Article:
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Failure and Success: You Can’t Get One Without the Other

Issue #12

Failure and Success: You can’t get one without the other

By Luis Duque | Issue #13 | View online

Hi Friends,

I have been thinking more and more about how I got to where I am today. There are so many different places I could have gone to school, so many times I wanted to quit engineering, and overall so many paths I could have taken. But despite all of that, I am exactly where I need to be.

Failure can be hard to cope with, especially as a young student. All we see on social media are perfect and unrealistic portrayals of peoples lives.

I was very excited when asked to give a presentation to a group of students that were struggling to understand the importance of taking risks (and failing). As someone who failed a lot and struggled in so many ways growing up, I wanted to share part of my story with these students. It is so easy to think that all the great engineers out there never failed or struggled to get to where they are now, but the reality is that most likely they failed and it is the reason they are who they are.

Let’s normalize failure and rejection. I am sure all of you have experience failure and rejection at some point in your life. These were three really simple lessons I shared with the students:

  1. The best thing you can do for your career is network and put yourself out there.
  2. Remember that even the most successful engineers started where you are right now.
  3. You are not the first, nor the last to be scared to do new things, so do them anyway. Practice , practice, practice.

I still need to work on so many things in my career but no matter what I know that everything I have done in the past made me the person I am today. Without the failure and the struggle I could not have learned to be resilient and work hard for what I want. Embrace failure and know that it is part of your journey to become a successful engineer.

Let’s continue Engineering our Future


Quote of the Week

William James, the famous psychologist, is noted for saying that habits and schedules are important because they “free our minds to advance to really interesting fields of action.

From, The Myth of Creative Inspiration: Great Artists Don't Wait for Motivation resurfaced using Readwise

This Week's Favorites

  1. Book: I just started reading Show your Work by Austin Kleon which has been recommended several times. He has two other books that go together with this one which I will be reading in the future. The book talks about the importance of sharing your creative side and gathering ideas from others. So far a fantastic book.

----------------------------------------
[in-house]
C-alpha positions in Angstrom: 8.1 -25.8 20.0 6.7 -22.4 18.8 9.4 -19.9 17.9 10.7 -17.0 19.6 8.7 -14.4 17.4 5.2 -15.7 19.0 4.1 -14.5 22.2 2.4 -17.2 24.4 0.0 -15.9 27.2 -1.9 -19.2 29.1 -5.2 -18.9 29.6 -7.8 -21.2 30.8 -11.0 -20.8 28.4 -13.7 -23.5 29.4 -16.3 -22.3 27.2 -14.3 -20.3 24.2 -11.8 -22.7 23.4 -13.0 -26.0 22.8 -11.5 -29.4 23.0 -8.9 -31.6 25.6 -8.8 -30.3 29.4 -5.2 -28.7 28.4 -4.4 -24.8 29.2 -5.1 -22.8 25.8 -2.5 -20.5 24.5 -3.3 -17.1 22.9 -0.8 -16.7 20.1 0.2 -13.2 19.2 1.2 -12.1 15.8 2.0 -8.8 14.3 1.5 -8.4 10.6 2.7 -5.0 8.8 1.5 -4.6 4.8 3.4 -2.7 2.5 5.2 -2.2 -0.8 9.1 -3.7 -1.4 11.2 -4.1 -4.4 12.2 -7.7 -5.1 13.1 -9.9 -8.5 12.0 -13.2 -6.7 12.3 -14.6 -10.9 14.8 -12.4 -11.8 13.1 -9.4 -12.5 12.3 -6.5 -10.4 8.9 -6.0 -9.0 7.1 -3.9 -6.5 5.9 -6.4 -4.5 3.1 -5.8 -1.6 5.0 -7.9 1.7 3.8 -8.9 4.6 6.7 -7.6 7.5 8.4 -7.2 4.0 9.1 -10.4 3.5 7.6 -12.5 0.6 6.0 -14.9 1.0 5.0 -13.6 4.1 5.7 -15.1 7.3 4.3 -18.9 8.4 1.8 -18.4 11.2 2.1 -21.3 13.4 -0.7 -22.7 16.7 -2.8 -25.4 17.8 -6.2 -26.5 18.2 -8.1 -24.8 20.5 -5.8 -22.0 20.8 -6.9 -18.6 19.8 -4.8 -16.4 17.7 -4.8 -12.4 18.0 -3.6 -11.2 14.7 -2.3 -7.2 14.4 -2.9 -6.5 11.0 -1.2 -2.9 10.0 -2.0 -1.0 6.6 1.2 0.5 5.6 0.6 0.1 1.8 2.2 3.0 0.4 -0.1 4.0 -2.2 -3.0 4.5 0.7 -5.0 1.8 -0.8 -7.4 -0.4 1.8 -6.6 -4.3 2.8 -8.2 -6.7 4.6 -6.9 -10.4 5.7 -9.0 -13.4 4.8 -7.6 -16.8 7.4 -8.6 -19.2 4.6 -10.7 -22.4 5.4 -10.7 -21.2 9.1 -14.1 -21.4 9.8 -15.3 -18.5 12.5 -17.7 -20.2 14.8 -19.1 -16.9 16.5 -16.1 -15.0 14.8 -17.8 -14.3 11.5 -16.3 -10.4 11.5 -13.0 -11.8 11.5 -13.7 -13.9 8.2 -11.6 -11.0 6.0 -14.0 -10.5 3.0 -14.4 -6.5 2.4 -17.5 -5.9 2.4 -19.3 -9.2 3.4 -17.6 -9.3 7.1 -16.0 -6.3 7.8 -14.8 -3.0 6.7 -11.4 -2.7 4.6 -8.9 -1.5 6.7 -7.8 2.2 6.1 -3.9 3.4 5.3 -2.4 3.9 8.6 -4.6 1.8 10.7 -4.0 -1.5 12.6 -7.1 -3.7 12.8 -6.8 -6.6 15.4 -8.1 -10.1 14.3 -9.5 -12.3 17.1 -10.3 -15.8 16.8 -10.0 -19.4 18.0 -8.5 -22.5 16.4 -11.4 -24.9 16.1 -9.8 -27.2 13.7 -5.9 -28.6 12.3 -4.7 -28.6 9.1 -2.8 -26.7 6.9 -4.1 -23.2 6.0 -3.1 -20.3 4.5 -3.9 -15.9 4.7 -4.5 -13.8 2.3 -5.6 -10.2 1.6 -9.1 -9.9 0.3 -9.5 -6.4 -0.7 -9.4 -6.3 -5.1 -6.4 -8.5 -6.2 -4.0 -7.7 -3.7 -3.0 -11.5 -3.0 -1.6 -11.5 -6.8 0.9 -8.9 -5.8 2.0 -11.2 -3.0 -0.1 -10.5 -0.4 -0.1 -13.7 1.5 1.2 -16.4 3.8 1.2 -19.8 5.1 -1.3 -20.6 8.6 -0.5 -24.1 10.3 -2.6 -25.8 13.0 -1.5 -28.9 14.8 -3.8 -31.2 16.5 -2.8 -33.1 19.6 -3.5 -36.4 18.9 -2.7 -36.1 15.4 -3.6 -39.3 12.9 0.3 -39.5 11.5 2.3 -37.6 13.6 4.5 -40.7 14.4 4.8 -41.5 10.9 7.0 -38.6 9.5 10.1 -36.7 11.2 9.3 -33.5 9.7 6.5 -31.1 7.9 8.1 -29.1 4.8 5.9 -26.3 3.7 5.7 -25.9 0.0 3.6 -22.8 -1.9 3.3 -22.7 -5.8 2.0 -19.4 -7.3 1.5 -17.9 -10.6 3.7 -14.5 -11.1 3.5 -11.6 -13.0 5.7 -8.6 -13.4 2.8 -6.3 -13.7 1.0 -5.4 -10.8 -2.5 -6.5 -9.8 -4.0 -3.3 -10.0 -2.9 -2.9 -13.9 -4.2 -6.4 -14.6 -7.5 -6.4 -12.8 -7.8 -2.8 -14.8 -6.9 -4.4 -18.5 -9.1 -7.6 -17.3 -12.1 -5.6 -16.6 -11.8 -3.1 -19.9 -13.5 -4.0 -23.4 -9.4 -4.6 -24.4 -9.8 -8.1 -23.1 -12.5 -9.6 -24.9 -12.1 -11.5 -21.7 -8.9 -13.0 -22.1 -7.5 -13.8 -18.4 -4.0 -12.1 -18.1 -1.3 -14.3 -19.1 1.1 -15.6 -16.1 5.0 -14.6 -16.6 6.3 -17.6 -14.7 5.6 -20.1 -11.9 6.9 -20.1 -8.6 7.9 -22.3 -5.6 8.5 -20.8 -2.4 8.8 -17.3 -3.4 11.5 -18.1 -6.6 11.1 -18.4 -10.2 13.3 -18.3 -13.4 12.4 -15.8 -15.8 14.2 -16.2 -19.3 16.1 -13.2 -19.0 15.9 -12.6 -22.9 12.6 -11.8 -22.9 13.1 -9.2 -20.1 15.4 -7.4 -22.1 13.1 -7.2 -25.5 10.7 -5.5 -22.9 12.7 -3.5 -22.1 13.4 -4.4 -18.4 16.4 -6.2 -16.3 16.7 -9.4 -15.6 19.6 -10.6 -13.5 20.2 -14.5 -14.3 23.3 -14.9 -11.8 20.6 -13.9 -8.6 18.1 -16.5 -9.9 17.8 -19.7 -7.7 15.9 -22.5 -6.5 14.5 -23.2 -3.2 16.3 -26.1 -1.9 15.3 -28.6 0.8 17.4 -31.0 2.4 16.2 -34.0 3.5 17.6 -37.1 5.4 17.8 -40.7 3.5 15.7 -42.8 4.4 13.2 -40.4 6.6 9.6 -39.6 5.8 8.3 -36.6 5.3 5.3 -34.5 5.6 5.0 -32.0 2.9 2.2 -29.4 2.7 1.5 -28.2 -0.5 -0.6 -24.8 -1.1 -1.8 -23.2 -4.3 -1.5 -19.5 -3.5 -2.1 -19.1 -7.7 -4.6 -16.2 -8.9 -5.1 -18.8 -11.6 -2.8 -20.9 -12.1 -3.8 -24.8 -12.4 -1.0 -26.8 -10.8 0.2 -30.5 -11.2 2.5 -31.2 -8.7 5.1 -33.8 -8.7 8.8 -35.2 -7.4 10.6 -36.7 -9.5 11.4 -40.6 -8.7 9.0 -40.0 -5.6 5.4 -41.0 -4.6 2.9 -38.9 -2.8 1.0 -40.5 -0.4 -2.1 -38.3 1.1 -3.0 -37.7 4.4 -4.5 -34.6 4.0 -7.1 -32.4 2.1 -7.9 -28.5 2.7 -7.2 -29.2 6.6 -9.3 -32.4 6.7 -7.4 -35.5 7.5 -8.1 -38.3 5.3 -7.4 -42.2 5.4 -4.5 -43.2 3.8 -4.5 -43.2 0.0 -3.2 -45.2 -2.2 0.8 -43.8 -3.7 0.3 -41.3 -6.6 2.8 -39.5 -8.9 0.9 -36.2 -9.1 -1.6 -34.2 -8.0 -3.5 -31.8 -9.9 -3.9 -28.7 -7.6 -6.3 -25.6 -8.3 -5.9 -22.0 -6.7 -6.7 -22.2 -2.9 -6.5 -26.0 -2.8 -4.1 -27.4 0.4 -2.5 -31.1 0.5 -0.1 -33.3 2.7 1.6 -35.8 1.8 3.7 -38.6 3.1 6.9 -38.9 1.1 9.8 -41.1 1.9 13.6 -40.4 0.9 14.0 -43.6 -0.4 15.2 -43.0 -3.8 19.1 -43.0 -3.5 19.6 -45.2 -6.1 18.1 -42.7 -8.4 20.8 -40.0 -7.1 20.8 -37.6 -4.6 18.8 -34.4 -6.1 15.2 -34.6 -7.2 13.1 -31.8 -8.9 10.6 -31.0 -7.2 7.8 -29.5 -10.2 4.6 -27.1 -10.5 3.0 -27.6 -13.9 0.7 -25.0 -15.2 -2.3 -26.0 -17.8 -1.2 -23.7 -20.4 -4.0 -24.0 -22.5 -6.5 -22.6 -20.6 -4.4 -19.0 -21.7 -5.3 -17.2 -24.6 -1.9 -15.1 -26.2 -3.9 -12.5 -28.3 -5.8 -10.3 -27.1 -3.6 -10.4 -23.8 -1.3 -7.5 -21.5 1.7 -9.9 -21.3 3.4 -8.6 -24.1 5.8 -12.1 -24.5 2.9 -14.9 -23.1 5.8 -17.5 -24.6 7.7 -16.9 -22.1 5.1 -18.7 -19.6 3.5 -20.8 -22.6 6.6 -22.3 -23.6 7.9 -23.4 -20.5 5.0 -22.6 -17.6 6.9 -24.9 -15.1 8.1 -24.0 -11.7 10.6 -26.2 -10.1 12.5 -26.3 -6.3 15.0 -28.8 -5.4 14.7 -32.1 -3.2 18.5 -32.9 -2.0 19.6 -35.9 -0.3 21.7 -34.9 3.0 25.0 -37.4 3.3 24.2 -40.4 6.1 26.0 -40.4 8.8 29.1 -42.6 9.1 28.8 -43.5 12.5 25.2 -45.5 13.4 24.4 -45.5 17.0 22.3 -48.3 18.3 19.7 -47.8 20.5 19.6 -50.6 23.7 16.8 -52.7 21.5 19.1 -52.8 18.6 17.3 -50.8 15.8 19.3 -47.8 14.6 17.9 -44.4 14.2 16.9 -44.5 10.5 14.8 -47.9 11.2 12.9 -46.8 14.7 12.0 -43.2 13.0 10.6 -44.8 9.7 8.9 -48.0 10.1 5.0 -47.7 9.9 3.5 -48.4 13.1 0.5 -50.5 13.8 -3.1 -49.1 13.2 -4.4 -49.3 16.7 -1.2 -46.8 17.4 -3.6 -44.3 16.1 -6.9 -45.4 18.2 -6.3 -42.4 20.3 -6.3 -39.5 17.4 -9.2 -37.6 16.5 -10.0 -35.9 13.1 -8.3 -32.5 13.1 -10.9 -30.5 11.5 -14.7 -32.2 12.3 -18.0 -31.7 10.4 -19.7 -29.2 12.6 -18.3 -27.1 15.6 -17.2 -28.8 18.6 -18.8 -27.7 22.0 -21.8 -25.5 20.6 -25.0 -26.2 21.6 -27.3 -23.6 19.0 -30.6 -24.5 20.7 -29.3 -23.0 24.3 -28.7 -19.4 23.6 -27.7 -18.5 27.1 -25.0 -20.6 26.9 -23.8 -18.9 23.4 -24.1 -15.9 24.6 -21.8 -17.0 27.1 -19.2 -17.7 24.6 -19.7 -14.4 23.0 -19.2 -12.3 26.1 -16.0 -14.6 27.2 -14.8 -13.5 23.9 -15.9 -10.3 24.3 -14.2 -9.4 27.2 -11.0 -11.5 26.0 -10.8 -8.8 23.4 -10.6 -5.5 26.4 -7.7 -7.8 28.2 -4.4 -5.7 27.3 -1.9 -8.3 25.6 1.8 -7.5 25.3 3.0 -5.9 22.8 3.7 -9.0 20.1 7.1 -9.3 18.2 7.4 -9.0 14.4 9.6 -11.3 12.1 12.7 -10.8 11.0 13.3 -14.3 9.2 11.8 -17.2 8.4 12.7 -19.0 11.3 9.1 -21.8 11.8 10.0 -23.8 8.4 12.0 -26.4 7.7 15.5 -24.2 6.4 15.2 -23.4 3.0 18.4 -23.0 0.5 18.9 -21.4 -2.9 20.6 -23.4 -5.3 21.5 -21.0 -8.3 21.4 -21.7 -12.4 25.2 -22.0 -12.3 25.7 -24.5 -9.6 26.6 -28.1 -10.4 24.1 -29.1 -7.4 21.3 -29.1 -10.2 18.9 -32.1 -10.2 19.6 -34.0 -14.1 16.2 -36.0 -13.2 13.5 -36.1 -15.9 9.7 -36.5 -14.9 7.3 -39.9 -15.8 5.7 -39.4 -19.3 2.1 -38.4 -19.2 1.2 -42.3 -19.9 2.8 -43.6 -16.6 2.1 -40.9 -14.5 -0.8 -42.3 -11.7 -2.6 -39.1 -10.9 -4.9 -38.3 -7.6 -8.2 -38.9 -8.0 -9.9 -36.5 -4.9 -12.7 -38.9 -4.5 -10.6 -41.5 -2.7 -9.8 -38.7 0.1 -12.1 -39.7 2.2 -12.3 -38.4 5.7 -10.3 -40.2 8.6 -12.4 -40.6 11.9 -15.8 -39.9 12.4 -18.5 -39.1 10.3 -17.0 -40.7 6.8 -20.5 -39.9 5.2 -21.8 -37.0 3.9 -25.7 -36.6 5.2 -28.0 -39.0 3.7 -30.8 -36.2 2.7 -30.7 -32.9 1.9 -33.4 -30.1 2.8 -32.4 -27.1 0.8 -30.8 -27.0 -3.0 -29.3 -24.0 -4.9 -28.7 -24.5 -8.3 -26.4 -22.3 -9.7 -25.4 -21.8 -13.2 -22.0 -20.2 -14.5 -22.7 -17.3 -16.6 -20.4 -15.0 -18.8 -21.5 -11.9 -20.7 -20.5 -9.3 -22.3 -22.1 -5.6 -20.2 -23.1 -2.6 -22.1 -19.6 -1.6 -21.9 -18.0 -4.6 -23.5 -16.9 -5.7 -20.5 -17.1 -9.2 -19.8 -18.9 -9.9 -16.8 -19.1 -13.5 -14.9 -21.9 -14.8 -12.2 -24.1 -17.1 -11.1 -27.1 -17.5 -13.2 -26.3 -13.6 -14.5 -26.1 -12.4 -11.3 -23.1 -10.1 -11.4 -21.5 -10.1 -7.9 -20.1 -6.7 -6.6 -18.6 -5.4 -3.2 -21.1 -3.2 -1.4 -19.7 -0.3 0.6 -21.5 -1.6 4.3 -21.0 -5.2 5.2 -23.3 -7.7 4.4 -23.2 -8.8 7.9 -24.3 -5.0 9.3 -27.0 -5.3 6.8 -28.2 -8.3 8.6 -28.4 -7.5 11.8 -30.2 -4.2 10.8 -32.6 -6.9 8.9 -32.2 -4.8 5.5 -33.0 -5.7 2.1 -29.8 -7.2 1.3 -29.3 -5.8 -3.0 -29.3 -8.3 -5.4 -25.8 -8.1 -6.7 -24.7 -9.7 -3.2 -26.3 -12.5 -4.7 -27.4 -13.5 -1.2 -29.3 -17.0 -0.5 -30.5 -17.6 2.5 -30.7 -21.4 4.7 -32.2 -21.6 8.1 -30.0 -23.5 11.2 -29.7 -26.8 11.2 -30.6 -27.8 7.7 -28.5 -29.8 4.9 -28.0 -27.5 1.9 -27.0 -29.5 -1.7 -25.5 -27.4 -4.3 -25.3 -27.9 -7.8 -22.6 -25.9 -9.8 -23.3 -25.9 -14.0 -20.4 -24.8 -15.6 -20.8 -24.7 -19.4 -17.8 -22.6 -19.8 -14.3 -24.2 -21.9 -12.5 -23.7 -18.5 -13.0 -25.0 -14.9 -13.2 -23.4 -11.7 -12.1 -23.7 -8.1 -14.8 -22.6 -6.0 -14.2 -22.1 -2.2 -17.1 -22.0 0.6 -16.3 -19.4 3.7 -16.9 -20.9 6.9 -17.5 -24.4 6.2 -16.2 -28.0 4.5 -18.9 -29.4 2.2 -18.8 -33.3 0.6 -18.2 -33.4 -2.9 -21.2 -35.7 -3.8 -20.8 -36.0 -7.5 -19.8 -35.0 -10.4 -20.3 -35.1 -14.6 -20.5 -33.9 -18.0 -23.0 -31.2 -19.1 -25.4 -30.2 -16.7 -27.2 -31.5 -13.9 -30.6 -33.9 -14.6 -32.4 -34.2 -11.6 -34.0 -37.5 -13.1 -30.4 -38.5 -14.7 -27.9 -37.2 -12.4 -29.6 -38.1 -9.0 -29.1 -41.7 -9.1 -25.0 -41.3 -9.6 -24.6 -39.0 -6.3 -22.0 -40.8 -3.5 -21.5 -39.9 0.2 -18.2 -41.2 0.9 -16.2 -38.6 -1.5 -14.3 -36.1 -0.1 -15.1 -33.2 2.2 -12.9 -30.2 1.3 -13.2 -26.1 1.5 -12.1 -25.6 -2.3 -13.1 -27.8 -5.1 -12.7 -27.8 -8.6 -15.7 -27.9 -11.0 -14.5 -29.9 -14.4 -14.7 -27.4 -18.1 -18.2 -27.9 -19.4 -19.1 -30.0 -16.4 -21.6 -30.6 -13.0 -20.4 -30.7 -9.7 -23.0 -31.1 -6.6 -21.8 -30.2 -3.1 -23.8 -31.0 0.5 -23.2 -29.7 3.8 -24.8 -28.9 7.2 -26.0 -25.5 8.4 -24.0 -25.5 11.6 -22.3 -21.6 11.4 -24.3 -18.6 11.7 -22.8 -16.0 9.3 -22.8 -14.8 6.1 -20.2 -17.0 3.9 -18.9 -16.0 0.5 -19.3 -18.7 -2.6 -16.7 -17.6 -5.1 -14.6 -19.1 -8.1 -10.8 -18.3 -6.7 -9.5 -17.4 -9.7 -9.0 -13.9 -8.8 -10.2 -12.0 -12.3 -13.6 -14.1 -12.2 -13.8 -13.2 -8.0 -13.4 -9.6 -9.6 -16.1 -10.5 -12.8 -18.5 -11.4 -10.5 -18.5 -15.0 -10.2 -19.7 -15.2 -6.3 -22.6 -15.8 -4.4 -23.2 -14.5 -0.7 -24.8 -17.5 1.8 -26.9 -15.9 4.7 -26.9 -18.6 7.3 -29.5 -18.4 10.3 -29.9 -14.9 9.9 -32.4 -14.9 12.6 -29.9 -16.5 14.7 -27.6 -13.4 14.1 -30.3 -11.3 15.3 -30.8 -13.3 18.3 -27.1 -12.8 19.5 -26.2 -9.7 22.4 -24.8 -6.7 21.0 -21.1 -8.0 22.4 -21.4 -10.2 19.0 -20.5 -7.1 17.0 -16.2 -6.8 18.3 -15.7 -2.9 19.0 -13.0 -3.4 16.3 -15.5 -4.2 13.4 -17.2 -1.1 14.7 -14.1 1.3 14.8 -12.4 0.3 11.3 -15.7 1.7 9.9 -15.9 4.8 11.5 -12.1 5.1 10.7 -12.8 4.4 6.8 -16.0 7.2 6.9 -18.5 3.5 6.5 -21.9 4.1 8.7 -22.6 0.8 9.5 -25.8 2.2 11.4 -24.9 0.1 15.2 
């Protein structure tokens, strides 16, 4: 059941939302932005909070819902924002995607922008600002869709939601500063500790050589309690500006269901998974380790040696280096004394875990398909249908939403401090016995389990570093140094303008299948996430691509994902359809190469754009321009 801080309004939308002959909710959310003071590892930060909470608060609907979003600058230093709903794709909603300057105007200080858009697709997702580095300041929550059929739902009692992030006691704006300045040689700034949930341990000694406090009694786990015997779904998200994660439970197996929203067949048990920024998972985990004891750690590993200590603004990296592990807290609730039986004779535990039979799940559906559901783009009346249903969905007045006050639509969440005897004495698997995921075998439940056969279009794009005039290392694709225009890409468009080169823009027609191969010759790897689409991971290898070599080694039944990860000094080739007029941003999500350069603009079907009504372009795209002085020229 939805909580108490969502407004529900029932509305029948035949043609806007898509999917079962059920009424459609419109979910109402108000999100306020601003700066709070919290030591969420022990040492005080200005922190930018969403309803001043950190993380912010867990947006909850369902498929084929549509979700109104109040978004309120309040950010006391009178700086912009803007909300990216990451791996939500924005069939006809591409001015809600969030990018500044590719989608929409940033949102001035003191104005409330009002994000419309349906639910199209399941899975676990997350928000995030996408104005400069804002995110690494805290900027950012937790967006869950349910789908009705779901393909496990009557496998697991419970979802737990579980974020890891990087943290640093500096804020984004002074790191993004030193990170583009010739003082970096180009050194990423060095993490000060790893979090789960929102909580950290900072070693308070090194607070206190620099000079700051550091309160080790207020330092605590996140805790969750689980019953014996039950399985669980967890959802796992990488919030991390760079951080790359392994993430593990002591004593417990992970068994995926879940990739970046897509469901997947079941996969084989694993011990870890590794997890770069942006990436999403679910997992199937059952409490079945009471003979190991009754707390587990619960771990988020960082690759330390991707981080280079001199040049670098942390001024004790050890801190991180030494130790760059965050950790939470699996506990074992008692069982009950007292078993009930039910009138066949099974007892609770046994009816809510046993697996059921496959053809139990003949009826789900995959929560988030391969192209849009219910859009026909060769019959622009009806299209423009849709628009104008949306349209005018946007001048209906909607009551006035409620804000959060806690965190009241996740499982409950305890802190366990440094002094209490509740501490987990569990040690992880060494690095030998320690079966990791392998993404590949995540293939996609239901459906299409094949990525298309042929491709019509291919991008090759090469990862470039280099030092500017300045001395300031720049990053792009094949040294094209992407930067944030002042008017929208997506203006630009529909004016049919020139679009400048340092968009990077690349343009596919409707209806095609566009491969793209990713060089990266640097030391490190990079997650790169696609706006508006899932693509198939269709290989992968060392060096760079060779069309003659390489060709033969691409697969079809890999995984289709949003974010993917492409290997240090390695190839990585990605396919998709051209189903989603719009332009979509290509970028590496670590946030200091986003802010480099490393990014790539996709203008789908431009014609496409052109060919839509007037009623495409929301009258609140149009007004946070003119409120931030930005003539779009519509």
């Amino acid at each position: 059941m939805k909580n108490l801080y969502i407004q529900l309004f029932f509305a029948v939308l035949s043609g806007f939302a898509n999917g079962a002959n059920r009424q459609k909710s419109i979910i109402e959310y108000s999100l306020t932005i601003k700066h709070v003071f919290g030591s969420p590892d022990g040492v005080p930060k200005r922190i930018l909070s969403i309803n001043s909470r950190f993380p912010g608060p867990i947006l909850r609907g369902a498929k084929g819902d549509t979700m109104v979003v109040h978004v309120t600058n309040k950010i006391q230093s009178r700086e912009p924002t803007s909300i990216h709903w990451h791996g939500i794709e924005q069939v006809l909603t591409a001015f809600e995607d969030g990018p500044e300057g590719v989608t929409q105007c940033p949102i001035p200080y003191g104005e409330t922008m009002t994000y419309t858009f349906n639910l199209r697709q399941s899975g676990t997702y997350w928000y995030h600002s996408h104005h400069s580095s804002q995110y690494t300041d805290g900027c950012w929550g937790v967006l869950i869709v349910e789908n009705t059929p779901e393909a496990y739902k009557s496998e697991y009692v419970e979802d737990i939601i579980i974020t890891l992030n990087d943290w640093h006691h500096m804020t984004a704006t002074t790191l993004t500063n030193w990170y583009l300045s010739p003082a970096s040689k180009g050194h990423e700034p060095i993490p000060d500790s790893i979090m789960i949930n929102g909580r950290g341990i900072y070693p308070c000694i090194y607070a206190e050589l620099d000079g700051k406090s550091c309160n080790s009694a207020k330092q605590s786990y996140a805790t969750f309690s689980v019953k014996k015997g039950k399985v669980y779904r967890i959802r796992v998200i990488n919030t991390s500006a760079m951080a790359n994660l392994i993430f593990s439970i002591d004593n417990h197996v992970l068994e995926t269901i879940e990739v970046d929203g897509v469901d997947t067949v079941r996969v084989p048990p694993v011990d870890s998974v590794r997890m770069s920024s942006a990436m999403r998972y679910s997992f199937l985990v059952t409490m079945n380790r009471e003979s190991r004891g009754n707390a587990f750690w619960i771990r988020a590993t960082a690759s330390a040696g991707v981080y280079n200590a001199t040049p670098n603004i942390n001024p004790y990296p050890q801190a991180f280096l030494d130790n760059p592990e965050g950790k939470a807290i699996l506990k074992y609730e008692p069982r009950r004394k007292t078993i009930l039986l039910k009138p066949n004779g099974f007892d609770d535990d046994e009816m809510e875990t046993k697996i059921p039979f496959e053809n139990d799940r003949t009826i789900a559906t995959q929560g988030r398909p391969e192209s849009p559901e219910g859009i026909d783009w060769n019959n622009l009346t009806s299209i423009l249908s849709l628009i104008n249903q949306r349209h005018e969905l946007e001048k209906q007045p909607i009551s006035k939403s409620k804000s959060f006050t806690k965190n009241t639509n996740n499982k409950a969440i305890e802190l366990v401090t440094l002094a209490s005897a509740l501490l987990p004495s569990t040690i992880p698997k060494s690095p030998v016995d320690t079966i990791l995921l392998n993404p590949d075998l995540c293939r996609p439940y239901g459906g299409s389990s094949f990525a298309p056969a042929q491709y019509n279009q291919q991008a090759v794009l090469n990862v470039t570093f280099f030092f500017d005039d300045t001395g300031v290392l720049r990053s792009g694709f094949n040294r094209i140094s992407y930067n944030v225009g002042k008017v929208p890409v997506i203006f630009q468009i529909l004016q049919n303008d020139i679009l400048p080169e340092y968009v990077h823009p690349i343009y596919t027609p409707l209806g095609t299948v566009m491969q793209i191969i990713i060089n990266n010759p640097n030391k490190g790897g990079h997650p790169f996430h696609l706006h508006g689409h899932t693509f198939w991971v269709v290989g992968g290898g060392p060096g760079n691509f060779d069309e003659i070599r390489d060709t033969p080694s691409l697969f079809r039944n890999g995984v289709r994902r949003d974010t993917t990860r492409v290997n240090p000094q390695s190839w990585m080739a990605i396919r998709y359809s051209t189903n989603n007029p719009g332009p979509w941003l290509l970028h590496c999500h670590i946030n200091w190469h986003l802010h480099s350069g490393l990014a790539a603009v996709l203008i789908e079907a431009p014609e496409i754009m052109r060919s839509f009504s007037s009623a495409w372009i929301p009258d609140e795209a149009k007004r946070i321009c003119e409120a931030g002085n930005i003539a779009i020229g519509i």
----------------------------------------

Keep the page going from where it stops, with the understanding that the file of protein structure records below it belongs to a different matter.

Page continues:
2. Article: This article really opened my mind about introverts and public speaking. As an introvert who struggles with public speaking, there are some really interesting points about why we are the best public speakers (or how to become one).
  3. App: Check out Bookshlf, a curation app with thousands and thousands of people sharing really interesting content. I usually share interesting articles related to becoming a better engineer as well as updates on what is going in in the world of civil engineering. Sign up and give me a follow over there to stay up to date.

Check out the Newest Content on Engineering our Future

Three Lessons From My Failures That Every Student Should Learn

A few months ago I had the opportunity to give a presentation at my alma mater South Dakota State University. When I was approached by the professor to give a presentation about risk taking and failure, I knew it was a great opportunity to share some of the many failures I had as a student. Failure is something we are scared to talk about but it is a very important topic in a culture that is constantly hiding the mistakes and promoting unrealistic expectations. As someone who is a minority and struggled to adapt to a new culture, I understand where this students are coming from and it was a pleasure to share this story. I know there is still of work that needs to be done to increase the representation of Hispanics in STEM and the stories of struggles and success are very important to show others that it is possible.

Listen Now

I’m Luis, a Bridge EngineerPodcaster, and STEM advocate. In this Newsletter, I share things I am working on, learning about, or exploring. Make sure you reach out with your thoughts – I want this to be a more direct and personal avenue of communication for the Engineering our Future community. 

Connect with me:

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Let's continue Engineering our Future

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